Implications for research and/or practice
Findings suggest that patients’ needs should not be reduced to disease-related needs only - focusing on the bigger picture is more important. It is crucial for health care professionals to acknowledge the role of social factors (e.g. by providing patients with a social prescription, connecting them to other services ), to pay attention to signs of, for instance loneliness, and to create a safe environment where patients feel at ease to share concerns, needs, and feelings. Furthermore, more cohesive support within the health care system should be provided. For example, it is important to be fully informed about the personal circumstances of the patient. In this way, treatment, follow-up, and communication can be tailored to the personal and social characteristics of the individual patient, as reflected in person-centered care . Moreover, patients should be more assisted to strengthen their resources in order to cope with the disease and other stressful life events – which is extra challenging in this target group. It is however important to note that individual coping cannot overcome social disadvantage such as poverty. An important resource is resilience, defined as the ability to cope with traumatic and stressful events and to overcome them in an effective and positive way [64, 67]. Strengthening patients’ resilience would result in adaptive coping through better control of the patient’s behavior and emotions and mental flexibility, and appropriate interaction with the social environment. At the same time, this relates to positive outcomes in terms of HRQoL. To further improve HRQoL in patients with low SES, an individual approach is recommended. Indeed, a “one size fits all” approach might not work because low SES persons differ in many aspects (i.e. heterogeneity in skills, life history, support) and thus different needs and target for intervention. Only by considering individual preferences and priorities, HRQoL can be improved.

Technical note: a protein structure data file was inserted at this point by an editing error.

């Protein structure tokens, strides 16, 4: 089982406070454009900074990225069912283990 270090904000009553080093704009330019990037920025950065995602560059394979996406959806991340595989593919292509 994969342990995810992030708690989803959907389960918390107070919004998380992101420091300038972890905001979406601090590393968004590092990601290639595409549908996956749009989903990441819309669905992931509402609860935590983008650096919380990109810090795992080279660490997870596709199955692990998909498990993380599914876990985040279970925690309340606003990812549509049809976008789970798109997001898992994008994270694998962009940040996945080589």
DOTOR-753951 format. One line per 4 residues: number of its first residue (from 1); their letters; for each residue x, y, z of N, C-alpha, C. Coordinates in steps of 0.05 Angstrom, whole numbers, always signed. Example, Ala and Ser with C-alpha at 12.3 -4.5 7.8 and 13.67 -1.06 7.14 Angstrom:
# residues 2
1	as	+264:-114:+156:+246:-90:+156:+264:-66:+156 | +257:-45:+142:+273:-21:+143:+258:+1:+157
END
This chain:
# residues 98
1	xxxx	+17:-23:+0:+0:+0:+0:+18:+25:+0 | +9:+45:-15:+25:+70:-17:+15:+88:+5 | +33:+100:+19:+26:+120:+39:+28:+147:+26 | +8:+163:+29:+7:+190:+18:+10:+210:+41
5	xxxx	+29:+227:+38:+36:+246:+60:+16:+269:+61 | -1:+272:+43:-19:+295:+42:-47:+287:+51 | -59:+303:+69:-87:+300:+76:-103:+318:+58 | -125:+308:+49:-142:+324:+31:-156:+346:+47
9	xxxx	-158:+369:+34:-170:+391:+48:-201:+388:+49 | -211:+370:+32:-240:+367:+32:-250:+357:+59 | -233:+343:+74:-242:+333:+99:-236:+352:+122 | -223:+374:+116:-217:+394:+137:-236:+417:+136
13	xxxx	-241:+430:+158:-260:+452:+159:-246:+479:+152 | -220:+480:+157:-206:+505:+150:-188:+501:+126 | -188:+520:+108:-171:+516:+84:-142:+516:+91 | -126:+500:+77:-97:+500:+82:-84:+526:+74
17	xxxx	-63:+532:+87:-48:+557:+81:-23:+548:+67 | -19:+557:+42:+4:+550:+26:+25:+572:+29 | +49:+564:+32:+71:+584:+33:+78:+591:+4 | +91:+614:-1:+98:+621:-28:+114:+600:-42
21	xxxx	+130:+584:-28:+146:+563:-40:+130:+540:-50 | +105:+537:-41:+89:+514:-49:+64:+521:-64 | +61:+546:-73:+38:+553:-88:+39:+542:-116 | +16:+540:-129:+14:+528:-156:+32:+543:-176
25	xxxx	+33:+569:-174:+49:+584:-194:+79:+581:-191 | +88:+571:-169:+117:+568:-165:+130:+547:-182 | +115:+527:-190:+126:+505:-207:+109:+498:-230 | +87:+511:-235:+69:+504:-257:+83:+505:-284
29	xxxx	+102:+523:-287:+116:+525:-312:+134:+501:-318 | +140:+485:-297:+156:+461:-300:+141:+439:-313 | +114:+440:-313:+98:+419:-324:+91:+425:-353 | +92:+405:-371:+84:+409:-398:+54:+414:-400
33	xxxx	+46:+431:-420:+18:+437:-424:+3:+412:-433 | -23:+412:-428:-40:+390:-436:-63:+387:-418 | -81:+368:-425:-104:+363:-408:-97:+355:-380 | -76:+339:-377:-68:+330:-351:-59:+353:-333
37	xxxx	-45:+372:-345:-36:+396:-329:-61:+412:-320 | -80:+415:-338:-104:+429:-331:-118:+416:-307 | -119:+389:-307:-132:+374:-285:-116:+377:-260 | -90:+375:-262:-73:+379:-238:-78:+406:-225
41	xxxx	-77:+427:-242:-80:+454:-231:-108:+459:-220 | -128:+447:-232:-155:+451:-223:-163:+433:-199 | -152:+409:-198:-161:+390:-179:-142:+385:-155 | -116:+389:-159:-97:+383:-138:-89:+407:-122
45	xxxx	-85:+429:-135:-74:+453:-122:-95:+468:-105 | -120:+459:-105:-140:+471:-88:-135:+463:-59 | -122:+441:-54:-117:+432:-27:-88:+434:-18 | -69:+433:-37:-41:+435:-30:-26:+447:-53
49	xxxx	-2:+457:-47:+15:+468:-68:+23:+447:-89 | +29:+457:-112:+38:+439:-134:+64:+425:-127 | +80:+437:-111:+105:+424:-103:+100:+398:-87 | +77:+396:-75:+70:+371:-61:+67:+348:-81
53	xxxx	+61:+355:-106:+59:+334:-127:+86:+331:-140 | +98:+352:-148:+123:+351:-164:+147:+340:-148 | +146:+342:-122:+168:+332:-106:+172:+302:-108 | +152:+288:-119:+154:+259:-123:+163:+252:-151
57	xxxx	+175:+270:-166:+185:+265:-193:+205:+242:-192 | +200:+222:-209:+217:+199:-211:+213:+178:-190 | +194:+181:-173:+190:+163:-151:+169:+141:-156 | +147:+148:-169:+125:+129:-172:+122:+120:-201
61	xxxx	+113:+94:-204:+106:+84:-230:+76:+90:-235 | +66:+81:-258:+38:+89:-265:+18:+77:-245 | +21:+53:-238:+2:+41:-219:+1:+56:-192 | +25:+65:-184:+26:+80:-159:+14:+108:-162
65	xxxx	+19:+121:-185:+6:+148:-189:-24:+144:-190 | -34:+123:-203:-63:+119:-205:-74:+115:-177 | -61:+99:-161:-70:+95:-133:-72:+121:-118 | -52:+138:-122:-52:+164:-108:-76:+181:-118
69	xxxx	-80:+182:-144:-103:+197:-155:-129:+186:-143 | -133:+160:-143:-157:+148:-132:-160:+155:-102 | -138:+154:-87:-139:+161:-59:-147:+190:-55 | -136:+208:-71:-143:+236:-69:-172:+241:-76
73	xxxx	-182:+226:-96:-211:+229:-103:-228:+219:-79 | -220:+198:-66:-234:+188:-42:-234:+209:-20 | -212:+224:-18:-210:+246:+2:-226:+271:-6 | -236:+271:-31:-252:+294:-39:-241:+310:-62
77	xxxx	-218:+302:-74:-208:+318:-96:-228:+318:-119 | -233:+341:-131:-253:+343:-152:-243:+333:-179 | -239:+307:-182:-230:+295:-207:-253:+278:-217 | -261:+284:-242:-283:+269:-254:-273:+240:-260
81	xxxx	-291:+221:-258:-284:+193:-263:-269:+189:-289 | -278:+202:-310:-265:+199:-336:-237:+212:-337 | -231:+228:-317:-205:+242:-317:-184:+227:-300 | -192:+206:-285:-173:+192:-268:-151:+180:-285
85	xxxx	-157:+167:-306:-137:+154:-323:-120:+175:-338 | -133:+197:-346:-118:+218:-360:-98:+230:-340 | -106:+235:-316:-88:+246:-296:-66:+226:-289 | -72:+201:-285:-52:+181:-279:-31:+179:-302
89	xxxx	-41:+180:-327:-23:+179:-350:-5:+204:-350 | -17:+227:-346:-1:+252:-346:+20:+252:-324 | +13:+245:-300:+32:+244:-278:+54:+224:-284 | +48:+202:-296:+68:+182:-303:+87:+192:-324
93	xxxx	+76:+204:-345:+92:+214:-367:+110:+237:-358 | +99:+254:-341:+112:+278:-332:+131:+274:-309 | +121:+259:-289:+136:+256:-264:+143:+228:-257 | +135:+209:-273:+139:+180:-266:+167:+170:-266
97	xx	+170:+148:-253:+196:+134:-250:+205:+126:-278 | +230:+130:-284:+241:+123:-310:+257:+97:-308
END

Strengths and limitations
An important strength is the development of a generic conceptual model that fit the realities in clinical practice of patients with complex health and social needs, often neglected by disease-specific pathways . After 12 interviews, no additional topics emerged from the data indicating data saturation was reached. However, we conducted three additional interviews to increase the credibility of the results. In addition, Lincoln and Guba’s criteria were used to check the trustworthiness and rigour of the qualitative data .
A number of limitations should be acknowledged. First, the sample consisted of different ages and gender, however, diversity in cultural background was not achieved. Participants in this study were Caucasian who spoke the language of interest. As a result, our results could not be transferred to people of other ethnic backgrounds. Second, we cannot conclude whether our findings are unique to the population we studied. Hence, an interview study with high SES patients is recommended to obtain insights into the intersectionality of the different social classes. Third, the causal sequence of findings visualized in the conceptual framework is based on hypothesis. Hence, quantitative research is needed to test the model.
In conclusion, this study is the first to provide detailed insight into the experiences of living with a chronic disease in patients of lower SES. The results were incorporated into a newly proposed conceptual model and can be used in clinical practice and during education to raise awareness among clinicians and health care providers that the patient’s needs go beyond the disease itself. Future research is needed to validate and test the model.
Availability of data and materials
To protect the anonymity of participants, the qualitative data used in this research cannot be made publically available. Data may be made available upon reasonable request from the corresponding author.
Health-related quality of life
Consolidated Criteria for Reporting Qualitative Research
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Delphine De Smedt and Lisa Van Wilder conceived the idea of this research. Lisa Van Wilder analysed the data. Delphine De Smedt, Fien Mertens, Elke Rammant, and Peter Pype contributed to the interpretation of the data and results. All of the authors contributed to the study design, revised the manuscript critically for important intellectual content, approved the final version to be published and agreed to be accountable for all aspects of the work.
The study has been approved by the Ethical Committee of Ghent University Hospital, Ghent, Belgium (reference number: B670202042965). Ethical principles were maintained throughout the research. All methods were performed in accordance with the relevant guidelines and regulations of the Helsinki declaration. Written informed consent has been obtained from each participant prior to interviews. All participants consented to their interviews being audio-recorded.
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Written informed consent for publication of the personal data was obtained from all the participants.
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BMC Fam Pract22, 233 (2021). https://doi.org/10.1186/s12875-021-01578-7